(CNN) — States that have legalized marijuana for managing chronic pain have significantly fewer deaths from prescription painkiller overdoses each year, according to a new study published Monday in JAMA Internal Medicine.
COMMENTARY by indie-author Kathleen K.
As the facts roll in, the placement of marijuana in our herbal kit bag is making more sense. There is evidence aplenty that it is a beneficial plant. Now they’re in the lab trying to eke the pain-reliever parts away from the getting-high parts. Fine. I see that distinction as valid. Go, Science! What we shouldn’t forget is that pot isn’t “only” medicinal. It’s convivial, it’s mind-altering. Think cold beer on a hot day… or a hot toddy in the snow. Summon the thunder of ideas!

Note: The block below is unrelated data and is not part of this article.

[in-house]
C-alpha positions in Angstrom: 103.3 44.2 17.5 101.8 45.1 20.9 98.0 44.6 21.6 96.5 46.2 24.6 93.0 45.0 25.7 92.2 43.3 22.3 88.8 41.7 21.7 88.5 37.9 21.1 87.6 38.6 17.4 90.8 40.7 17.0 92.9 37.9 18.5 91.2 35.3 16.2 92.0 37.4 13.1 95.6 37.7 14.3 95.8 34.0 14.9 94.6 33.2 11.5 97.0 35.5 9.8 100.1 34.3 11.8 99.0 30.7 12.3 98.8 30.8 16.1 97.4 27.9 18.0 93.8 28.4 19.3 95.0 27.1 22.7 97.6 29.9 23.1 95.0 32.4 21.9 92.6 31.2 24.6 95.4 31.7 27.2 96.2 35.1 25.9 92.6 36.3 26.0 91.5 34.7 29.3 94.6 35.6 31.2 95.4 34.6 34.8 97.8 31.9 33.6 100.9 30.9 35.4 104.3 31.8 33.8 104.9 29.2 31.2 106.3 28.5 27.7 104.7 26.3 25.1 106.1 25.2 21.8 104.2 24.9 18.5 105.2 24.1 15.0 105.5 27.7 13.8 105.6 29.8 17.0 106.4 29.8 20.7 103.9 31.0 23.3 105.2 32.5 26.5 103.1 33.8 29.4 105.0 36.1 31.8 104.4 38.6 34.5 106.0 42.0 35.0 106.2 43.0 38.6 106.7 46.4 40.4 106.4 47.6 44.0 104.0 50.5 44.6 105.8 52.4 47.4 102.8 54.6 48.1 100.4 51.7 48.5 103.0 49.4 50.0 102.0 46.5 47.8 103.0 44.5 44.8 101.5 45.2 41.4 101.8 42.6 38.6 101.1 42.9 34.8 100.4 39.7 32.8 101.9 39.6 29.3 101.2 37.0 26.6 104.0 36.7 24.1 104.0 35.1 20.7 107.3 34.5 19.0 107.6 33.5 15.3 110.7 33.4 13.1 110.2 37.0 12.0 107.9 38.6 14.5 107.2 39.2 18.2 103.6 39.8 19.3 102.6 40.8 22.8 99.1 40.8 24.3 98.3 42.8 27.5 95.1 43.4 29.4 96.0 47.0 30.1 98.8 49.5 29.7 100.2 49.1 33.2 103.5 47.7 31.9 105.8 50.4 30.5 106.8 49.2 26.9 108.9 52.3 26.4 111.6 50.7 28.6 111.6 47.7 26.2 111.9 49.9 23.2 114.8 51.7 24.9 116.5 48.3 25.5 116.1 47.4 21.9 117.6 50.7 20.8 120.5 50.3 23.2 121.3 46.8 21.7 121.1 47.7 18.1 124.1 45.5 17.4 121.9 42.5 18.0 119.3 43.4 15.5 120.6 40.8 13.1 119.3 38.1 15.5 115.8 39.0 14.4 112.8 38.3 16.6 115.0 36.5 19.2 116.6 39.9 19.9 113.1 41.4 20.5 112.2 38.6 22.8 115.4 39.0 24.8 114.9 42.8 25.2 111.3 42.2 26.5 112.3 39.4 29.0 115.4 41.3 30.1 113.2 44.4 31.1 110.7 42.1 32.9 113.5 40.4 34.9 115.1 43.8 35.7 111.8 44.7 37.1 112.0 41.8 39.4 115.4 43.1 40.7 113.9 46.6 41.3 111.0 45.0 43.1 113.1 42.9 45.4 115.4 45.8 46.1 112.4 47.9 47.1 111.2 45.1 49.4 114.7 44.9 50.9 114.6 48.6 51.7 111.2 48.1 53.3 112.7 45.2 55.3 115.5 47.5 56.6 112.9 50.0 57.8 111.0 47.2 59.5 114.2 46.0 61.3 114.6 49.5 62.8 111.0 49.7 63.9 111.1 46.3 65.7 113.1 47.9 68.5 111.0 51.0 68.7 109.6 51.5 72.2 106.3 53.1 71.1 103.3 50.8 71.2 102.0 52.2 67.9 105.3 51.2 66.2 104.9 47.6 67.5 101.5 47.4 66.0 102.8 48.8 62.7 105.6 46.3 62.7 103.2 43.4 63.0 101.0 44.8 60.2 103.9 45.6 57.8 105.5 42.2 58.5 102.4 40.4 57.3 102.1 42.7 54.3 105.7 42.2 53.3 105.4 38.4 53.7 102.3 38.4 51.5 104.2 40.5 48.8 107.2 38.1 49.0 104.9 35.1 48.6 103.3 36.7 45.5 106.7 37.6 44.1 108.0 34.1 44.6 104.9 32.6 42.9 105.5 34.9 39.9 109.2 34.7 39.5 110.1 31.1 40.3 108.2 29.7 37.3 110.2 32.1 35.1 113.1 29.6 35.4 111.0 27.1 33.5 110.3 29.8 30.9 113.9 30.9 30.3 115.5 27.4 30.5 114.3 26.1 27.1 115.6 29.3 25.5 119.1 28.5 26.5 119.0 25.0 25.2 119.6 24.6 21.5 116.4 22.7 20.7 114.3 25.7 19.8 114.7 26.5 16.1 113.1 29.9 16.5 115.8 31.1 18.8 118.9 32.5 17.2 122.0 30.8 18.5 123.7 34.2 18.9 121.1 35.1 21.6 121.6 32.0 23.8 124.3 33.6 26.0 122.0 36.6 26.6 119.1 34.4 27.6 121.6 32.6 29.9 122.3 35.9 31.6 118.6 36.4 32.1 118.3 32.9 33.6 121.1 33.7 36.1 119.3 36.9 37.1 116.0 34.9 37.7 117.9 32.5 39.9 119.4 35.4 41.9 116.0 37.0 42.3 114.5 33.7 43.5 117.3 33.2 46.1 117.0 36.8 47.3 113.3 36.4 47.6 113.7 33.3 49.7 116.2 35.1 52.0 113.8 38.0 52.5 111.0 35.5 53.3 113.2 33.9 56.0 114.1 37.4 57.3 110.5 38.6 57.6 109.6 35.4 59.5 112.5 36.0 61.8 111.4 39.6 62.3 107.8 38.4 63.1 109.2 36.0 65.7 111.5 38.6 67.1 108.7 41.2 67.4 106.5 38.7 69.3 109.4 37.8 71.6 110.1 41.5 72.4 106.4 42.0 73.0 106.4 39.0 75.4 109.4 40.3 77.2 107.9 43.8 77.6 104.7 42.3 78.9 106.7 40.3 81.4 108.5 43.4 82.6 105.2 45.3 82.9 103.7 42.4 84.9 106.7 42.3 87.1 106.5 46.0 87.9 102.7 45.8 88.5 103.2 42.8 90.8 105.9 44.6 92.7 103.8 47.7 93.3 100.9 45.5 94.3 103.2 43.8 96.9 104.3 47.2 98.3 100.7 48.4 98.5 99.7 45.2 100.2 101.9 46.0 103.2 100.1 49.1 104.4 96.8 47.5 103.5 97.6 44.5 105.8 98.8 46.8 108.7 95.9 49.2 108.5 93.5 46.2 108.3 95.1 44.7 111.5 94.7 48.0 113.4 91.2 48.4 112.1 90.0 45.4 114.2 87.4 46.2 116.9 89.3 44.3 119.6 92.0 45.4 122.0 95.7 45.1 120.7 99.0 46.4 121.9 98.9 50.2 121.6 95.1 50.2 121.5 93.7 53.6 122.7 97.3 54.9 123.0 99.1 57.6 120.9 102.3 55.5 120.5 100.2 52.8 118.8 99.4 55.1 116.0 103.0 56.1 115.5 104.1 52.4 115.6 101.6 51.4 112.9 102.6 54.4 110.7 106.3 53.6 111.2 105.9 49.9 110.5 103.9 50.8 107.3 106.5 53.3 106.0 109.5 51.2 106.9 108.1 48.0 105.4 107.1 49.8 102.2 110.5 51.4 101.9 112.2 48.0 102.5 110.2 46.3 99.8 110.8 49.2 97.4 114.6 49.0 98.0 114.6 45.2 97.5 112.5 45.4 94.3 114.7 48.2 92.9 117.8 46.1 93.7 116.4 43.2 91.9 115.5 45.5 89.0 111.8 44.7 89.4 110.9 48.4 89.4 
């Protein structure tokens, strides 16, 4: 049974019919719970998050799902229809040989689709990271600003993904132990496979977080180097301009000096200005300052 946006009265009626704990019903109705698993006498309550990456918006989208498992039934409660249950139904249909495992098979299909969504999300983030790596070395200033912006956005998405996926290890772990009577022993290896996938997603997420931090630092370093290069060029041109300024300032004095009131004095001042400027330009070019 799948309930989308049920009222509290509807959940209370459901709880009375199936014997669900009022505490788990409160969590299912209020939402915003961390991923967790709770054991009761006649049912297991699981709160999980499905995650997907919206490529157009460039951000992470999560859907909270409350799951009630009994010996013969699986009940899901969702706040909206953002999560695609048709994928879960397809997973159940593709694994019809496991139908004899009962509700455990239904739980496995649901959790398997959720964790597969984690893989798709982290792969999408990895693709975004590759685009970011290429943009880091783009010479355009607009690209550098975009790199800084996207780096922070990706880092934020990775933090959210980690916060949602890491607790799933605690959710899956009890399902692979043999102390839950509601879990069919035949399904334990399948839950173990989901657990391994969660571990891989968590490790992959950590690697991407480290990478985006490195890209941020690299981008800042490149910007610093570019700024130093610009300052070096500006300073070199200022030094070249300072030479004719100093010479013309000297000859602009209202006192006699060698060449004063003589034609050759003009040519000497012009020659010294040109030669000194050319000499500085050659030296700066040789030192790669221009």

What is a vowel?
For all you word/sound lovers out there, here’s something interesting about human vocalization. Consider the difference between spoken consonants and vowels in terms of air flow through the nose and mouth. Poets, singers, editors: these are the mechanics of our screams and whispers. Ohhh…. Ahhh.
(Slate) — When you make a consonant sound, you create a blockage or a point of turbulence in the airflow, somewhere between your vocal cords (or vocal folds) and your lips. Where and how this blockage and turbulence happens is what distinguishes one consonant from another (/s/ creates turbulence at the roof of your mouth, just behind your teeth; /n/ is made at the same place, but the air comes out your nose instead). Vowels, however, are sounds that don’t have any blockage or turbulence in the airflow at all. An easy rule of thumb is that a vowel is any sound you can hold while singing (like Whitney Houston) and everything else is a consonant.